Review of Court of Fives by Kate Elliott

18068907Court of Fives by Kate Elliott. ★★★

Court of Fives is accomplished fantasy author Kate Elliott’s dive into YA fiction. Unfortunately, I found it lacking in its ability to carry out its premise effectively.

Jessamy is the daughter of a Patron man and a Commoner woman. Her parents are not married, as marriage is forbidden among the two groups, but they have lived together peacefully for twenty years. Then disaster strikes as a powerful Patron noble tears her family apart. Jes must do what she can to protect her mother and sisters.

At the beginning of the book, Jes wants nothing more than to compete in the Court of Fives, an illustrious athletic competition beloved by the whole city. However, her father does not believe it is appropriate for a woman of her position, so Jes sneaks out to train and compete. When the powerful Patron noble “makes” her father leave her mother and sisters to marry his niece…. Jes is suddenly given everything she’s wanted? She gets a position in a training facility for the game and it looks like her method of helping her mother and sisters is going to consist of running in the games in hopes of earning prize money.

Jes is so self centered in the beginning of the book. Why is she risking her family’s reputation and precarious position (given the whole mixed race thing) for a talked up obstacle course? And why does the disaster that hurts everyone else give her exactly what she wanted in the first place? It would be one thing if she made a mistake and the danger that came to her family is a direct result of her actions. That would be tremendous potential for character growth and her overall arc. But her original actions and the events that befall her mother and sisters are only loosely connected.

Back to what happens to her mother and sisters. Why? Seriously, what is the villain’s motivation? It’s explained in the book, but the explanations are flimsy at best. And if he wants to get rid of Jes’s family, why not just kill them? Why all the elaborate schemes? Honestly, the plotting in this book is so shaky and loose.

For something important enough to name the book after it, the Court of Fives sure wasn’t very interesting. As I mentioned before, it’s essentially an obstacle course. Given that this is a low technology fantasy world, I’ve got no idea how the spectators can even see what’s going on, especially for the maze section. And how to they make the elaborate shifting rings? But the biggest failing here is that it is simply not very interesting to read about someone running through an obstacle course. I feel like it was included (or at least marketed upon) because someone wanted to push a Hunger Games comparison. The first blurb on the back of my book even compares Jes to Katniss.

Speaking of characterization, I have no feel for any of the characters. Jes herself is a mess, and I couldn’t get a good feeling of who she was and what was driving her (besides the oft repeated fact that she liked the Court of Fives). Most of her three sisters seemed to have one personality trait a piece. That one’s defiant. This one’s scholarly. The youngest sister showed the most promise in this regard, especially as she comes off as the flirty bubblehead stereotype but then you find she had a girlfriend. There’s some complexities that could be explored there.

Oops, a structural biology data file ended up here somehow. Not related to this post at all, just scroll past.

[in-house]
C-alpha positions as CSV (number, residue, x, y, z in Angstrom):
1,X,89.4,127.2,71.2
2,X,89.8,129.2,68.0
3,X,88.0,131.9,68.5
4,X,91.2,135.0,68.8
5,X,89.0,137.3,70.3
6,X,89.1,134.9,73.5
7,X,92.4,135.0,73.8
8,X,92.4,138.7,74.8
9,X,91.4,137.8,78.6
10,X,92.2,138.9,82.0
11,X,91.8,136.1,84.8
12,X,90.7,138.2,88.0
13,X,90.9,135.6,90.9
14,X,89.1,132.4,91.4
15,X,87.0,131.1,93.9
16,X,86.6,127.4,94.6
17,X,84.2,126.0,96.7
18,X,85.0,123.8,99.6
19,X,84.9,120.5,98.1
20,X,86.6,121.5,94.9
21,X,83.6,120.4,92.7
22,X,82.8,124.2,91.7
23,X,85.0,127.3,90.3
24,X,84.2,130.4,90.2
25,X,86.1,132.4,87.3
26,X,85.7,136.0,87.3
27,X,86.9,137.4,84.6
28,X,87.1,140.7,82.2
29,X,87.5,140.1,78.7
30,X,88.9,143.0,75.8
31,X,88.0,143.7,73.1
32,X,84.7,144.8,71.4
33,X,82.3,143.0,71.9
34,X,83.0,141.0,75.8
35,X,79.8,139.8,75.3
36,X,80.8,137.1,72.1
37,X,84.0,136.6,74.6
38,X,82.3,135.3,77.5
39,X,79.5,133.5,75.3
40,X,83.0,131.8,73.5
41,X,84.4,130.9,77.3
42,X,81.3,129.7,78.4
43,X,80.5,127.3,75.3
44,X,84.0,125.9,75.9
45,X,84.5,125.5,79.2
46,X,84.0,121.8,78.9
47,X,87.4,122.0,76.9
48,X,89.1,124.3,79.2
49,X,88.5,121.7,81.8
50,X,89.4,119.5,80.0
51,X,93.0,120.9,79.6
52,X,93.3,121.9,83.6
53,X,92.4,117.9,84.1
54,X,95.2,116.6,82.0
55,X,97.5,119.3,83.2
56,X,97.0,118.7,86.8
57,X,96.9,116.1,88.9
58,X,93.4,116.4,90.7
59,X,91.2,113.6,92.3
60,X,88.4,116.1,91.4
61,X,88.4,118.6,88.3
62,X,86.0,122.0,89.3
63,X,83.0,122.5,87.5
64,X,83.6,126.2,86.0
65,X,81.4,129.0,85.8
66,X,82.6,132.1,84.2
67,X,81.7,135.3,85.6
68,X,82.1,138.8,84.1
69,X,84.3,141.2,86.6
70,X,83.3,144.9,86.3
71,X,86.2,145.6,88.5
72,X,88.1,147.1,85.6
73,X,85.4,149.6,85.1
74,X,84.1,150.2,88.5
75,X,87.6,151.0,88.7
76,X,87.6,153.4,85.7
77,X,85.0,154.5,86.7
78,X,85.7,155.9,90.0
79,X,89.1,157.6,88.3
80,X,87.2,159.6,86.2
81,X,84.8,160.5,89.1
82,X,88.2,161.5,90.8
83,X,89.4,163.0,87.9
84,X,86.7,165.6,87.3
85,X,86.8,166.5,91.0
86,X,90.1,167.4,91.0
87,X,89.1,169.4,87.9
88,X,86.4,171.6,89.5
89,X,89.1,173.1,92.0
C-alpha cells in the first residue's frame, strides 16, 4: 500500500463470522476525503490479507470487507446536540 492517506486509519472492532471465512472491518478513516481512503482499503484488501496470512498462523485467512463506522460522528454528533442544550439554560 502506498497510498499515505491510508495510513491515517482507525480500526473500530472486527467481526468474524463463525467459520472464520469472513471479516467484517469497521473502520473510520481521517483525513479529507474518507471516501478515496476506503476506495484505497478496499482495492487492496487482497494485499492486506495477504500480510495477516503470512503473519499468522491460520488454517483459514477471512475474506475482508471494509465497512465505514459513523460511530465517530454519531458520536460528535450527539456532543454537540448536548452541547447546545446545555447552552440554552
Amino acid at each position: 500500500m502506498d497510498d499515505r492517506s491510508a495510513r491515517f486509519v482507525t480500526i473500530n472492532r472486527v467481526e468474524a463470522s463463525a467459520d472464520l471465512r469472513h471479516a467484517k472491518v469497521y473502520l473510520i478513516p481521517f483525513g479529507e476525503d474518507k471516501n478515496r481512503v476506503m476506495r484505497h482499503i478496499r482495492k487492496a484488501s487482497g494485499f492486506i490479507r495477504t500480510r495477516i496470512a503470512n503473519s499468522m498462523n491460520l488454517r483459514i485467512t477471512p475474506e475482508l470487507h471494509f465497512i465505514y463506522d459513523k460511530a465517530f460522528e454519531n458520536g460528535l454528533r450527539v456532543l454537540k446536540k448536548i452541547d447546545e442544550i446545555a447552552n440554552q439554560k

Actually, there’s a lot of elements in Court of Fives that could stand to be explored more. There’s Jes’s relationships with her parents for one, which showed some promise. There’s also the entire world building, which really showed potential even if it ultimately was forgettable. Elliott did a good job about including little details and such and having the two differing social groups. The main stumbling block is that there’s no sense of place. The world doesn’t “breath” or come alive as you read it the way I think good world building should. Possibly the problem here was the simplistic writing style. It reminds me more of something written at the MG level than something at YA. Was Elliott purposefully toning down her writing because this was YA? I sure hope not.

There’s a romance sub-plot, but it actually doesn’t get that much focus. I couldn’t care less about what was there however. The love interest is a Patron boy who’s nice enough if fairly oblivious to the social problems with the race/class system. He also wants to forgo all responsibilities to run in the Fives even though he’s a prince. As I said, he’s oblivious.

Possibly the most frustrating thing about Court of Fives is that it has all these good points, even if they weren’t developed enough. I really appreciate a fantasy novel that tries to focus on family and the relationships between sisters. There are also things that could be said about Jes’s position as a mixed race girl in an extremely stratified culture (it reminded me of India under British rule, but I’ve seen other reviewers compare it to Egypt under Roman rule).

I am unlikely to recommend Court of Fives, although it is possible that the sequel could be an improvement. I think I will try some of Elliott’s other works instead.

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